This week, I was out on the back 40 where I saw both a mix of typical outdoor play and another more structured activity. For the morning, Peckie setup a station on the picnic bench where the children could squeeze oranges to make juice using a large juice squeezer. With the somewhat finicky cone, a separate cup to catch the juice, and a mechanical handle, the squeezer was a good activity to understand the mechanics of the device and develop the appropriate motor skills to operate it.
When multiple children were sitting around to operate it, they invariably managed to organize themselves into taking turns without any prompting from any teachers. The closest to a slip-up that I saw was when S., who had previously gotten accustomed to doing many in a row when he was squeezing by himself, squeezed two oranges in a row, but when A. caught this, she insisted that they all do 2 at a time, restoring balance there. An even more surprising act was when N. was helping another child use the squeezer. Noticing that the other child was having difficulty, N. helped to push down the lever, doing most of the work. After that orange was done, N. gave another orange to the child, saying, “It’s your turn because I did yours.”
Thinking back to my own childhood, I remember once playing a computer game at school with 2 friends where we took turns on levels. Since I had played it before, I “demonstrated” by playing the first level, then played the second level as well, since the other one was just to show them how it was done. In that instance when I was 5 or 6, I only demonstrated selfishness that I didn’t see at all with the squeezer. Overall, I needed to do little to oversee the activity. Other than offering baby wipes to children as they came up and cutting more oranges for them to squeeze, I could be passive through most of the activity.
A major part of this activity was the children teaching each other how to use the squeezer. As the Tudge and Caruso suggests, “Teachers should avoid suggesting solutions to children” (214). Not only does this suggestion prevent me from intervening incorrectly, it allowed for them to work together to make juice. “When children try to achieve a shared objective… they must … try to adopt an agreed-upon strategy for realizing the goal” (213). In this case, it was turn-taking and juice-squeezing skills that needed to be organized. Overall, my role was largely in support to make sure that the materials were always available and appropriately used. Although juice-squeezing isn’t really conducive to elaborate structure or creativity, it does set forth a clear objective for them to work together on.
During my time outside, I witnessed two extended periods of dramatic play. The first was between two girls in the kitchen area outside. The main focus was around a pot, which had mostly red water, sand, and flowers and was being stirred. The first quote that caught my attention was when one said, “Here’s some sand” and proceeded to dump it into the pot. Although perfectly accurately, this struck me as strange because it showed how fluid reality and fiction were to them. Unless they truly wanted to cook with sand, I would imagine that the conversation would also maintain the fiction of what the sand represented, such as cinnamon or flour. Were they not so engaged in their play, I might have asked them what the sand was as I suspect that the fictional nature of the sand was never precisely determined. That hypothesis, however, comes only from my realization that children’s fiction often isn’t as complete as I would consider to be substantial otherwise.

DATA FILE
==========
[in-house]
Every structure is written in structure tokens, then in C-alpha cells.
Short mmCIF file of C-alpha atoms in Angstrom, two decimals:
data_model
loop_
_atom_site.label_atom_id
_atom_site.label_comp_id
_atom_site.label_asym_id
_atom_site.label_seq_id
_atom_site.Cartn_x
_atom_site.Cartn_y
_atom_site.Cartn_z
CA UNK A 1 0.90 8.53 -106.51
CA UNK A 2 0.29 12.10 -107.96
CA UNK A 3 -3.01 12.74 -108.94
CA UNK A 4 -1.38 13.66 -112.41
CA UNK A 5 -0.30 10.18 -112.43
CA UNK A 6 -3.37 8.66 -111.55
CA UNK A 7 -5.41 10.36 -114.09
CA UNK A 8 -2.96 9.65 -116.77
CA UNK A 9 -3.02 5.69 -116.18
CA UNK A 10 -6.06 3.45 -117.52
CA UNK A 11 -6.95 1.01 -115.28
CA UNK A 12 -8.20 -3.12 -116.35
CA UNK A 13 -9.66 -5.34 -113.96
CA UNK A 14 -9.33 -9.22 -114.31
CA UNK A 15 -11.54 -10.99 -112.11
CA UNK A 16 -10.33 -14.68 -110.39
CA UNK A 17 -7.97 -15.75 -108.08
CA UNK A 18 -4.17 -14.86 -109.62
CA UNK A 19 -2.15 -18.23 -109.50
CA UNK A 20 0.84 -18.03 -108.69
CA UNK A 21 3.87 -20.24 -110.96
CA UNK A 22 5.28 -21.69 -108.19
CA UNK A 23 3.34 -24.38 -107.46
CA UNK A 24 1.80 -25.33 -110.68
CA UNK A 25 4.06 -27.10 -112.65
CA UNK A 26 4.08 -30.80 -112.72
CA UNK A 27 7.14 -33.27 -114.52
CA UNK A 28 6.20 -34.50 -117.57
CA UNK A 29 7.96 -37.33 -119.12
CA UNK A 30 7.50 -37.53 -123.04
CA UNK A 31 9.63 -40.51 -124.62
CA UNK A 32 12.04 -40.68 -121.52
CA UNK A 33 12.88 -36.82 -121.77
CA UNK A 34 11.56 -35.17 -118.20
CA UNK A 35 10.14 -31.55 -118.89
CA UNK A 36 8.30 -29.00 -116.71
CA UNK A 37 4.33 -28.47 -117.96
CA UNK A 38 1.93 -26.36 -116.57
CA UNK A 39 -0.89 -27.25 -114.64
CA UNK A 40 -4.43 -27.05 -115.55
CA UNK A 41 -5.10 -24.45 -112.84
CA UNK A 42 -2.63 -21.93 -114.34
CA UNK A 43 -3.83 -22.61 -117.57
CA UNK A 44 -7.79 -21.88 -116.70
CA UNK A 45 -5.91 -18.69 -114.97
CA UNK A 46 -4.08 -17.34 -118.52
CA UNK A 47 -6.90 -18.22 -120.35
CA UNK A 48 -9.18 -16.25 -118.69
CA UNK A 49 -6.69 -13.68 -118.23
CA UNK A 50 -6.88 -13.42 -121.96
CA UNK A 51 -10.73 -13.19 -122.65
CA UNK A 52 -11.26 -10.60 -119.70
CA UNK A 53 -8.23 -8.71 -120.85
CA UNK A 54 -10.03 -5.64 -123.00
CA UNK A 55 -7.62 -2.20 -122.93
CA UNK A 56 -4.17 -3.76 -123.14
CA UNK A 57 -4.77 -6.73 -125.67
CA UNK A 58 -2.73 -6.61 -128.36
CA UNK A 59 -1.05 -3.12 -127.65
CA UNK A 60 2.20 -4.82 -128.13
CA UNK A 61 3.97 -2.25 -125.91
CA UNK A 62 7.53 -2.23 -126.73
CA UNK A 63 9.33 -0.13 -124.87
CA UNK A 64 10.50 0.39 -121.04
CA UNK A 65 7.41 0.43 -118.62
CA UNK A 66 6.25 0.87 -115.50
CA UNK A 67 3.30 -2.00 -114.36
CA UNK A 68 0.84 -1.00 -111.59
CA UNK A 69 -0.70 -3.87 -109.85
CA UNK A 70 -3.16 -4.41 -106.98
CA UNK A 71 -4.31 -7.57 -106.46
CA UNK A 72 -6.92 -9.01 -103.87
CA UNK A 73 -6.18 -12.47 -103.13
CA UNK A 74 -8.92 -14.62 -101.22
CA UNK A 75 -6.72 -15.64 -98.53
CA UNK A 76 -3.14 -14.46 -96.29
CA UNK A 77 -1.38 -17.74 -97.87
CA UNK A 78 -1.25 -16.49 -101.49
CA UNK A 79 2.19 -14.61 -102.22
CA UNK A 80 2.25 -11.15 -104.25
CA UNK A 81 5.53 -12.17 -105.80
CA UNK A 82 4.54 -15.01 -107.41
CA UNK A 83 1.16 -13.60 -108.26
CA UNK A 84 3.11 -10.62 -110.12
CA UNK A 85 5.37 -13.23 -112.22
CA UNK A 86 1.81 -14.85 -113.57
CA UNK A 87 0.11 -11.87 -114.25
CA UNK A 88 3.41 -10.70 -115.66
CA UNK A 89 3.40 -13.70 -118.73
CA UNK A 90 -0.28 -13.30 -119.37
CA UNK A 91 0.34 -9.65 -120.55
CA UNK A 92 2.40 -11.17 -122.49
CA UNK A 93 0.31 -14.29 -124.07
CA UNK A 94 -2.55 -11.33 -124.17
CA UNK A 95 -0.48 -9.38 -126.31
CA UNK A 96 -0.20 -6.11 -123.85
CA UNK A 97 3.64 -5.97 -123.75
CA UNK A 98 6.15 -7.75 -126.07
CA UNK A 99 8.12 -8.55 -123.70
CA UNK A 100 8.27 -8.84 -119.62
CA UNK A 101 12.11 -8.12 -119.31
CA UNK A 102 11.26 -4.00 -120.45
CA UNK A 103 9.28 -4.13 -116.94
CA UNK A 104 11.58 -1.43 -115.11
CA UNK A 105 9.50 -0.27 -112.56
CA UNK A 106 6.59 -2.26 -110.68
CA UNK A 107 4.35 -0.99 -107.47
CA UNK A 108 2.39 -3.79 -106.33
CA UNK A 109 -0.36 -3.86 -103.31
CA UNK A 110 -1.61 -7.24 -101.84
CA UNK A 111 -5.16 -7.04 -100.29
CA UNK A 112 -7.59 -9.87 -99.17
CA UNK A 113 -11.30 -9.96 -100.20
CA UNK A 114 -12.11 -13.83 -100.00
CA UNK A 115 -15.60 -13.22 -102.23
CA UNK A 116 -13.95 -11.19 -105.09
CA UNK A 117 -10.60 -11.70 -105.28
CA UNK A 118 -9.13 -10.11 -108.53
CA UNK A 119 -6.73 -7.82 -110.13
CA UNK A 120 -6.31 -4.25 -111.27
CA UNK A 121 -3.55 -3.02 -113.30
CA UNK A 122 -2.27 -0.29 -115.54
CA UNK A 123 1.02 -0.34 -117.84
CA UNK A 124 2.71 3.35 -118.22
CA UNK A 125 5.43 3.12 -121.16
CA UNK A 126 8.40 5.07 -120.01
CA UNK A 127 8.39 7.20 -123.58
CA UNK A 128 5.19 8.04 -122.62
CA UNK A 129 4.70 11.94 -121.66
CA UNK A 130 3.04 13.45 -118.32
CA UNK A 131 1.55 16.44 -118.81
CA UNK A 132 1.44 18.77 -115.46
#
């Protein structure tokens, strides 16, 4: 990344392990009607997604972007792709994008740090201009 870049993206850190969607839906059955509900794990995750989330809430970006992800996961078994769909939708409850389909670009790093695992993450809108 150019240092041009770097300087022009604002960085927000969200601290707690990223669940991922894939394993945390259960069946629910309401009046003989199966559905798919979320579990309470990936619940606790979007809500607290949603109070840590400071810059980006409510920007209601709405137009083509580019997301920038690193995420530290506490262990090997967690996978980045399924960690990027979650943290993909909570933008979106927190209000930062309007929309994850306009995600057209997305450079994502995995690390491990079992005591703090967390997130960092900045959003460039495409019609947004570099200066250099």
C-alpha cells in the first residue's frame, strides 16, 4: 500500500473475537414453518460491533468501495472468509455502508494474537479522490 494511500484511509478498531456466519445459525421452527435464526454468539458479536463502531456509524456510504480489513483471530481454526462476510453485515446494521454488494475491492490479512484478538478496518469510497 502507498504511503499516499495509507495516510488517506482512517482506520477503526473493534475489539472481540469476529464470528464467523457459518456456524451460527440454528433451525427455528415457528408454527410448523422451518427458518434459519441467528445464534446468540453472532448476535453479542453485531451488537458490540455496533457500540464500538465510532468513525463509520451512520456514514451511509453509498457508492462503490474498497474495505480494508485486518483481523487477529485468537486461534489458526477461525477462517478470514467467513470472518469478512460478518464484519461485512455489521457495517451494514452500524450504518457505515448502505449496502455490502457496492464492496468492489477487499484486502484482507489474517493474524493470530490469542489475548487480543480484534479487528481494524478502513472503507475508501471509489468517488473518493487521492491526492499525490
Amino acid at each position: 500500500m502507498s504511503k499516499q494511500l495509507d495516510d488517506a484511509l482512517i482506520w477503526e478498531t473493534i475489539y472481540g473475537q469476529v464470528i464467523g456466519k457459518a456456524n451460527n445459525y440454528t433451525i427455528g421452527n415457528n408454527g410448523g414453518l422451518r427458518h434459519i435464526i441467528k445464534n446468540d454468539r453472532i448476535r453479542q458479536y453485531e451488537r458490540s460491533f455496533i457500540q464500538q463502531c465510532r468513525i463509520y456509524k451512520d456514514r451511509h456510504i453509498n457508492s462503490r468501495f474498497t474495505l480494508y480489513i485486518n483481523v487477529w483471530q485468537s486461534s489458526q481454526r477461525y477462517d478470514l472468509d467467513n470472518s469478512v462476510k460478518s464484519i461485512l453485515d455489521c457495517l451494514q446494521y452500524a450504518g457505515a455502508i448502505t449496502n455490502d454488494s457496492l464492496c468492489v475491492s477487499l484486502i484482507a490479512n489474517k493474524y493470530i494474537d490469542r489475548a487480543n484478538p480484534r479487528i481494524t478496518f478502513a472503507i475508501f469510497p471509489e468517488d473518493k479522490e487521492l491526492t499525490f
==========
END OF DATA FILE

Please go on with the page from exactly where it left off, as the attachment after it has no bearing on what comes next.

Another interesting moment arose when they had a minor conflict about who got to use the wooden spoon. Until then, the wooden spoon had been used for stirring, but the girl who was stirring wanted to take it away to get dirt while the other took over stirring. The details of the conversation are lost to me now, but it came together after a slight pause, and one proposed, “How about whenever you go away, I get to use it, and whenever I go away, you get to use it?” “Okay, this spoon is for dirt,” the other said, offering a plastic spoon for her to go foraging with. Having seen and experience instances where children want to keep items for themselves simply for the sake of having them, I was again surprised by this deal, which engaged real conflict resolution and reimagined the purpose of objects in their fictional play.
After snack time, I stood by a tree where C. and J. had climbed up and were playing “clones.” Although most of the play was focused on shooting the other team from their vantage point, there were some notable distractions, such as when C. randomly offered J., “Take a soda. It’s a clone soda.” Curious why he had qualified it, I asked C., “Is a clone soda different than other soda?” He hesitated, then said, “No it’s sweeter.” Satisfied, he continued his distractions by proposing that the tree had “clone berries” that he began handing out for us to eat. The interesting twist came when the other team came close, and C. realized that it was no longer time for dining in the tree; the same berries became “clone grenades,” which he began throwing down onto the ground. The final transformation came when O. joined their play, and the “clone grenades” went back to berries (I think) that C. passed to her to gather in her satchel.
The big lesson for me from these examples is simply how fluid dramatic play can be. When I think of fiction, I imagine a fixed setting where a plot is played out. For the children, however, objects can constantly change identities and other children can come and go, and these modifications always happen in a way to continue the play in an engaging, if unexpected, direction.